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* BFU Weekly Journal *
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Thursday, May 22, 2008

Seeking A Cure For The Common Education

A frontal assault on wealthy and entrenched educational bureaucrats is not the answer.

As a side note there is encouraging news, some of those education industry bureaucrats have noticed us and started to snipe. These may just be scouts or pickets taking a random shot, but we have made some wary and dangerous. Good.

No, a frontal assault is not yet within our power. As awareness increases of the dysfunctional education system our numbers are increasing - there is no need for covert action. What we need to do is flank institutional education's Maginot line fortifications. Approved formal institutions and their supporting ramparts are all intimidation, mono-directional, and with no sustainable depth.

Here are a few of the salients we have introduced while searching for routes around open conflict.

Teach yourself and learn more
. (Renaissance learning)

Develop peer to peer tools for accelerated learning - P2Pedu
. (Netcohort Institute)

And an acknowledgment of how little we really know
. (we be ignorant)

"Education: that which reveals to the wise, and conceals from the stupid, the vast limits of their knowledge." - Mark Twain

The days of common education, where boredom and authority are used to create wage slaves, are almost over. The days when being a wage slave had any value have already started to fade into memory. You are the vanguard of a new movement, and you are proceeding for your own good and the good of those you love.

Perhaps we need a William Shakespeare style, Henry V Agincourt speech:


Enter the KING

WESTMORELAND. O that we now had here
But one ten thousand of those men in England
That do no work to-day!

KING. What's he that wishes so?
My cousin Westmoreland? No, my fair cousin;
If we are mark'd to die, we are enow
To do our country loss; and if to live,
The fewer men, the greater share of honour.
God's will! I pray thee, wish not one man more.
By Jove, I am not covetous for gold,
Nor care I who doth feed upon my cost;
It yearns me not if men my garments wear;
Such outward things dwell not in my desires.
But if it be a sin to covet honour,
I am the most offending soul alive.
No, faith, my coz, wish not a man from England.
God's peace! I would not lose so great an honour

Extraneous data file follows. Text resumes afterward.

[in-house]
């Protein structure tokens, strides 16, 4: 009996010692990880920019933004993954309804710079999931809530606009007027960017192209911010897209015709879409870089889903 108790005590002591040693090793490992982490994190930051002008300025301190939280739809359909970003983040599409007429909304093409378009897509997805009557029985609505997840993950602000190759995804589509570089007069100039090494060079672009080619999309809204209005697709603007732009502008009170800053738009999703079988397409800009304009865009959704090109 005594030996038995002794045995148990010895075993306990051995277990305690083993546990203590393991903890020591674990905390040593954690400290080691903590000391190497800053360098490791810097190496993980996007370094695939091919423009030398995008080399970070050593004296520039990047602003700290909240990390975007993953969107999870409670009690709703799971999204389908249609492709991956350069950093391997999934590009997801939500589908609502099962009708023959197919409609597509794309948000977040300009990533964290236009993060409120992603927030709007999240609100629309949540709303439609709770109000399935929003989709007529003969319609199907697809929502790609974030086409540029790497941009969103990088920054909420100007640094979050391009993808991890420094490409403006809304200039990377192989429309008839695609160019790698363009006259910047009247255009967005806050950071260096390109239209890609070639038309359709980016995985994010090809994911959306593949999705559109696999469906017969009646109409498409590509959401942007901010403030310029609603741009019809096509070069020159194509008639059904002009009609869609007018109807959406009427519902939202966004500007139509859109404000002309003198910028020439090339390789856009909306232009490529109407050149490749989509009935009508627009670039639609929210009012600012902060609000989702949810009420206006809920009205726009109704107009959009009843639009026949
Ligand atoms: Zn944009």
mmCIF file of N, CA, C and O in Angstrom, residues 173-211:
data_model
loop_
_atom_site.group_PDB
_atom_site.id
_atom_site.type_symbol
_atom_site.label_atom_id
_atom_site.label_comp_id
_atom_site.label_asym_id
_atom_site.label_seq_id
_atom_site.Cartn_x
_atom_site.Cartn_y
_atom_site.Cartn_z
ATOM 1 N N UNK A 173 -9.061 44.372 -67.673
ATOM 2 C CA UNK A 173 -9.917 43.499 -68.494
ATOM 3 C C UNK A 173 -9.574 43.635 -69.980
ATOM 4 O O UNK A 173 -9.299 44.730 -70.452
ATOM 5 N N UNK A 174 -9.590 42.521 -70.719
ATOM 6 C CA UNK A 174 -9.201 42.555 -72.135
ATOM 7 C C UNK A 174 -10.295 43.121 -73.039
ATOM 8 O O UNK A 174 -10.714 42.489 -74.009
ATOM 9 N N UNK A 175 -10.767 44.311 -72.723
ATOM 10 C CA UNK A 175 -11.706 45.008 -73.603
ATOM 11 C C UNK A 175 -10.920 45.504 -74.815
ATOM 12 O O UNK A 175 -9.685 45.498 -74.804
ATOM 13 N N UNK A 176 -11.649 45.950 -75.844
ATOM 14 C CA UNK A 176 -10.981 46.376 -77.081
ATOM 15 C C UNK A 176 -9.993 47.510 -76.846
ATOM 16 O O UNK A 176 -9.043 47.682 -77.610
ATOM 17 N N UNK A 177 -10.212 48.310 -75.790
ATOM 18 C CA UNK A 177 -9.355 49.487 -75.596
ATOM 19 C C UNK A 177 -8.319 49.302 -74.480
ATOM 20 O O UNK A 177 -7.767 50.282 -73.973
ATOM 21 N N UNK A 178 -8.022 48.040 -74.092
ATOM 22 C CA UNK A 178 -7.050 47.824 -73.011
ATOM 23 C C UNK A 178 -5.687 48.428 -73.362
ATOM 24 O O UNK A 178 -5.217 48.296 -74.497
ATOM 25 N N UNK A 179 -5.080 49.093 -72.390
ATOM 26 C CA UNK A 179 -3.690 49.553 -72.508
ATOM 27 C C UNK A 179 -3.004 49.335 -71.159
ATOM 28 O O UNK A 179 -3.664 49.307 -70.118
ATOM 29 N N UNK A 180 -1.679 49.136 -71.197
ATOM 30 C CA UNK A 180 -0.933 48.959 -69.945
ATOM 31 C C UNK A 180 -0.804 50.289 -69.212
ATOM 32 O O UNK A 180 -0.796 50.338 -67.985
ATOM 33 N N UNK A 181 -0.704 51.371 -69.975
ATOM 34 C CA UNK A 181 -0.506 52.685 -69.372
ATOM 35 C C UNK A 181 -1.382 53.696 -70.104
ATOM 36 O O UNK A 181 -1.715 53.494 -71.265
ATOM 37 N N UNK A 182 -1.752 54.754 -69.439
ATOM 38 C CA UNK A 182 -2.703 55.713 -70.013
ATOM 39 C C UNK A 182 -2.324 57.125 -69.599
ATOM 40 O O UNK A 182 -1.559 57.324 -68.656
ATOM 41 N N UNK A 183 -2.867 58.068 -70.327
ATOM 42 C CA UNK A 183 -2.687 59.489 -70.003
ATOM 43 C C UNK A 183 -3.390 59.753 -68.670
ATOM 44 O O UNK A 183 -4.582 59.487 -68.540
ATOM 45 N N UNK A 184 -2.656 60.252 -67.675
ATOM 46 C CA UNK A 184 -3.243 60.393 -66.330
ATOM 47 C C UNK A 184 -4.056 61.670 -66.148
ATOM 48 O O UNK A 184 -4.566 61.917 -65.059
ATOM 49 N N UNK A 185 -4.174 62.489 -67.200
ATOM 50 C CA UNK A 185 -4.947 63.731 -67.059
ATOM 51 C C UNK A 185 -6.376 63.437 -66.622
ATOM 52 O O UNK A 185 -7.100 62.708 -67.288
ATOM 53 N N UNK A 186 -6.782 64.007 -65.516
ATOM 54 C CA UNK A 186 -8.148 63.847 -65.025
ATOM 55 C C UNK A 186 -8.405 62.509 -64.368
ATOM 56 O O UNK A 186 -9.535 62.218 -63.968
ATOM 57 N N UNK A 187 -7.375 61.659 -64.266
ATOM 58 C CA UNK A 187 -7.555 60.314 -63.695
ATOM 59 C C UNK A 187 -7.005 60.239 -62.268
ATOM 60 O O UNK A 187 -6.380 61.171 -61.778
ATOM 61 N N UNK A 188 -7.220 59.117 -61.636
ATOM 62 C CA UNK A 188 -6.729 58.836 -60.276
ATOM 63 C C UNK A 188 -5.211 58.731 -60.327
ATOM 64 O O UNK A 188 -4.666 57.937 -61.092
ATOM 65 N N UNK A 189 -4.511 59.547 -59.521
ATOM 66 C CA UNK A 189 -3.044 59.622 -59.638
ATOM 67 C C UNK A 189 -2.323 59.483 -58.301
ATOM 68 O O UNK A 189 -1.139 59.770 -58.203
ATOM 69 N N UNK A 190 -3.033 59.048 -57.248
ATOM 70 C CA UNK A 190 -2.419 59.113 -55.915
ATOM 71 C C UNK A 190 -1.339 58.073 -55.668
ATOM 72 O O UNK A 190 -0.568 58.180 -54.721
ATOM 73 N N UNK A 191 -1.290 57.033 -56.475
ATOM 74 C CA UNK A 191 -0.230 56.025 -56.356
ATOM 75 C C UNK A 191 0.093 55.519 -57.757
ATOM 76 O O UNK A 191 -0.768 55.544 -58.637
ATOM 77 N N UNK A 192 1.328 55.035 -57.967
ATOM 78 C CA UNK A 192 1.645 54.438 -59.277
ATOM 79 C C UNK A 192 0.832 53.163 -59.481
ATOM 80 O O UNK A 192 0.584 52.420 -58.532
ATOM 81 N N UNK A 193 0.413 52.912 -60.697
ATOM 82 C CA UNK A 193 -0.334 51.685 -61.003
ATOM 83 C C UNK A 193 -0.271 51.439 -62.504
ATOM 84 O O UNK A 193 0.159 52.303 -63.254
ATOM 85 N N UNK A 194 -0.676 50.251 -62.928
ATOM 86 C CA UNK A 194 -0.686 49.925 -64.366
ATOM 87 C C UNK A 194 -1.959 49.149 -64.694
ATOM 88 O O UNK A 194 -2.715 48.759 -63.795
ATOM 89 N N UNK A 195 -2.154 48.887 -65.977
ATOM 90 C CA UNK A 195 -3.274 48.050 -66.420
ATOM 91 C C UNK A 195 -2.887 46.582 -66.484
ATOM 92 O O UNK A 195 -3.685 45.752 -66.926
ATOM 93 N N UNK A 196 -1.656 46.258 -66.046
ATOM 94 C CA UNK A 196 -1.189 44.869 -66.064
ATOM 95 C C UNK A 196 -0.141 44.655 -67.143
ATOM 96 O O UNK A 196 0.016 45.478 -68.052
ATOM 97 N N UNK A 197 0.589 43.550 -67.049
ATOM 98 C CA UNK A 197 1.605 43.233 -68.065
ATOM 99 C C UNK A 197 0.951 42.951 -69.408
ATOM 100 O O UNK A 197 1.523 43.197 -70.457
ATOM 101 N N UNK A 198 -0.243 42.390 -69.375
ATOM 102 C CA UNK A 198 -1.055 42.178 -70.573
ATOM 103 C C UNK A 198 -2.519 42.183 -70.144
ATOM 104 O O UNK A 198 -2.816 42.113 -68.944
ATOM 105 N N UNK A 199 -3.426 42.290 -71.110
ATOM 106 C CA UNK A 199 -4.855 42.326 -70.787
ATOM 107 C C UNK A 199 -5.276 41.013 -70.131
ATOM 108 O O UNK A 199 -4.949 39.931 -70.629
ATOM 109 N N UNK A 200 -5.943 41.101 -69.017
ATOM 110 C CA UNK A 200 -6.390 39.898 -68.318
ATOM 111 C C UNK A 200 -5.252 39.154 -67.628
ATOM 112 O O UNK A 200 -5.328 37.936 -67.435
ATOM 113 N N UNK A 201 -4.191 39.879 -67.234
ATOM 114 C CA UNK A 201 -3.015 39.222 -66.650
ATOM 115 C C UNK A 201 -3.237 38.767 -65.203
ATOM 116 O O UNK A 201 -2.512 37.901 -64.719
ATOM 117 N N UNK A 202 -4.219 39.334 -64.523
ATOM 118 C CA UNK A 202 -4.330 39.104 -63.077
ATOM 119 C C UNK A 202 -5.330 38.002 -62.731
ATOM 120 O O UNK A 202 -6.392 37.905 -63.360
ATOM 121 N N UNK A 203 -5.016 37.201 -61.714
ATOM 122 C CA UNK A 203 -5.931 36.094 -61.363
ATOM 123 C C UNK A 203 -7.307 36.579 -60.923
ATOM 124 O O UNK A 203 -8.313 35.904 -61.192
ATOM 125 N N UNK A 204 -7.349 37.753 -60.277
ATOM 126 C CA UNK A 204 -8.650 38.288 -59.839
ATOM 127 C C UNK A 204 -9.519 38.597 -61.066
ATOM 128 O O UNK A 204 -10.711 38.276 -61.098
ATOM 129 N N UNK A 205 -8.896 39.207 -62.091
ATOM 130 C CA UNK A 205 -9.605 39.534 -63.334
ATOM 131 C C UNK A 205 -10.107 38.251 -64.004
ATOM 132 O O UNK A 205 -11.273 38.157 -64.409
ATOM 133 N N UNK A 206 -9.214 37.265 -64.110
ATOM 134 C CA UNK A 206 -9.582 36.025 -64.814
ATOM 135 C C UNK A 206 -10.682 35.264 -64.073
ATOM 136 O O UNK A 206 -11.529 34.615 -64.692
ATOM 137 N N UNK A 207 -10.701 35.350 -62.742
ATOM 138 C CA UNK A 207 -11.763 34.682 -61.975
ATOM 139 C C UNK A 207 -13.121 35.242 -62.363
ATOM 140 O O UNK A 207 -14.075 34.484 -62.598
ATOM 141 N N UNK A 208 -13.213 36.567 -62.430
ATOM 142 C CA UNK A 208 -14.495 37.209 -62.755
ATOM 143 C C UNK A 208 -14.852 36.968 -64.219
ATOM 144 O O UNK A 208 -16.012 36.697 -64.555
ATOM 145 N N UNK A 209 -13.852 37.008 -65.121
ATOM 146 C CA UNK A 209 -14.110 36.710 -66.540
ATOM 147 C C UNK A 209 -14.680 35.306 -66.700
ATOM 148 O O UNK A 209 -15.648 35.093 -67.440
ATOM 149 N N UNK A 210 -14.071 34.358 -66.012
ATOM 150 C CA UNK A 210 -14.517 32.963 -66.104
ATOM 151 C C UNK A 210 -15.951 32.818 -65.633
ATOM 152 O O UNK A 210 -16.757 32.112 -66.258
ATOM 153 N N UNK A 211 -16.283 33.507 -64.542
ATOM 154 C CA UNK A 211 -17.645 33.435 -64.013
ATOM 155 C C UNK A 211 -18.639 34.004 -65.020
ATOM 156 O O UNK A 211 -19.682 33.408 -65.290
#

As one man more methinks would share from me
For the best hope I have. O, do not wish one more!
Rather proclaim it, Westmoreland, through my host,
That he which hath no stomach to this fight,
Let him depart; his passport shall be made,
And crowns for convoy put into his purse;
We would not die in that man's company
That fears his fellowship to die with us.
This day is call'd the feast of Crispian.
He that outlives this day, and comes safe home,
Will stand a tip-toe when this day is nam'd,
And rouse him at the name of Crispian.
He that shall live this day, and see old age,
Will yearly on the vigil feast his neighbours,
And say 'To-morrow is Saint Crispian.'
Then will he strip his sleeve and show his scars,
And say 'These wounds I had on Crispian's day.'
Old men forget; yet all shall be forgot,
But he'll remember, with advantages,
What feats he did that day. Then shall our names,
Familiar in his mouth as household words-
Harry the King, Bedford and Exeter,
Warwick and Talbot, Salisbury and Gloucester-
Be in their flowing cups freshly rememb'red.
This story shall the good man teach his son;
And Crispin Crispian shall ne'er go by,
From this day to the ending of the world,
But we in it shall be remembered-
We few, we happy few, we band of brothers;
For he to-day that sheds his blood with me
Shall be my brother; be he ne'er so vile,
This day shall gentle his condition;
And gentlemen in England now-a-bed
Shall think themselves accurs'd they were not here,
And hold their manhoods cheap whiles any speaks
That fought with us upon Saint Crispin's day.

.

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